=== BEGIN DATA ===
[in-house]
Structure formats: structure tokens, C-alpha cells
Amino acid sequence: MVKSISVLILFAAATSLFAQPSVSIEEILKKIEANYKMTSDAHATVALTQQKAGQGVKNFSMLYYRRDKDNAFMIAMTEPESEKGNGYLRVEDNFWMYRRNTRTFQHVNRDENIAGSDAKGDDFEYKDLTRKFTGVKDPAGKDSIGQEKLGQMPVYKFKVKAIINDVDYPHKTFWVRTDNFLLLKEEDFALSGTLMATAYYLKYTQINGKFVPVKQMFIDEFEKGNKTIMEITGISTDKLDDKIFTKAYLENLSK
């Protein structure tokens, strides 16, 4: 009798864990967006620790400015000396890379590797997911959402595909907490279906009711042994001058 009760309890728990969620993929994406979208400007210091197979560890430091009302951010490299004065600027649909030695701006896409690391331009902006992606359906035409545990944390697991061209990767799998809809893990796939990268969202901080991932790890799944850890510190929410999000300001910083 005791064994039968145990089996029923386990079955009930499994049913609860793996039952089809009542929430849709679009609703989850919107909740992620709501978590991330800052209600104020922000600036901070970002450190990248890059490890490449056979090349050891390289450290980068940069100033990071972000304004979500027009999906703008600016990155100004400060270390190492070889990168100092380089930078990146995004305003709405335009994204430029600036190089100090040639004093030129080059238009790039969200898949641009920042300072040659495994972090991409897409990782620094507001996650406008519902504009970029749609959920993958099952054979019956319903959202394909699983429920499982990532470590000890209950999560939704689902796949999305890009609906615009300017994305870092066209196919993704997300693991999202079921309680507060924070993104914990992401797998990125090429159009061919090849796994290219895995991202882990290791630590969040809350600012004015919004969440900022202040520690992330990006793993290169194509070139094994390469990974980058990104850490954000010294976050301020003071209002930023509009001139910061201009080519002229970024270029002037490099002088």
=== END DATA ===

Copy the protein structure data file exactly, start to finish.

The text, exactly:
[in-house]
Structure formats: structure tokens, C-alpha cells
Amino acid sequence: MVKSISVLILFAAATSLFAQPSVSIEEILKKIEANYKMTSDAHATVALTQQKAGQGVKNFSMLYYRRDKDNAFMIAMTEPESEKGNGYLRVEDNFWMYRRNTRTFQHVNRDENIAGSDAKGDDFEYKDLTRKFTGVKDPAGKDSIGQEKLGQMPVYKFKVKAIINDVDYPHKTFWVRTDNFLLLKEEDFALSGTLMATAYYLKYTQINGKFVPVKQMFIDEFEKGNKTIMEITGISTDKLDDKIFTKAYLENLSK
């Protein structure tokens, strides 16, 4: 009798864990967006620790400015000396890379590797997911959402595909907490279906009711042994001058 009760309890728990969620993929994406979208400007210091197979560890430091009302951010490299004065600027649909030695701006896409690391331009902006992606359906035409545990944390697991061209990767799998809809893990796939990268969202901080991932790890799944850890510190929410999000300001910083 005791064994039968145990089996029923386990079955009930499994049913609860793996039952089809009542929430849709679009609703989850919107909740992620709501978590991330800052209600104020922000600036901070970002450190990248890059490890490449056979090349050891390289450290980068940069100033990071972000304004979500027009999906703008600016990155100004400060270390190492070889990168100092380089930078990146995004305003709405335009994204430029600036190089100090040639004093030129080059238009790039969200898949641009920042300072040659495994972090991409897409990782620094507001996650406008519902504009970029749609959920993958099952054979019956319903959202394909699983429920499982990532470590000890209950999560939704689902796949999305890009609906615009300017994305870092066209196919993704997300693991999202079921309680507060924070993104914990992401797998990125090429159009061919090849796994290219895995991202882990290791630590969040809350600012004015919004969440900022202040520690992330990006793993290169194509070139094994390469990974980058990104850490954000010294976050301020003071209002930023509009001139910061201009080519002229970024270029002037490099002088």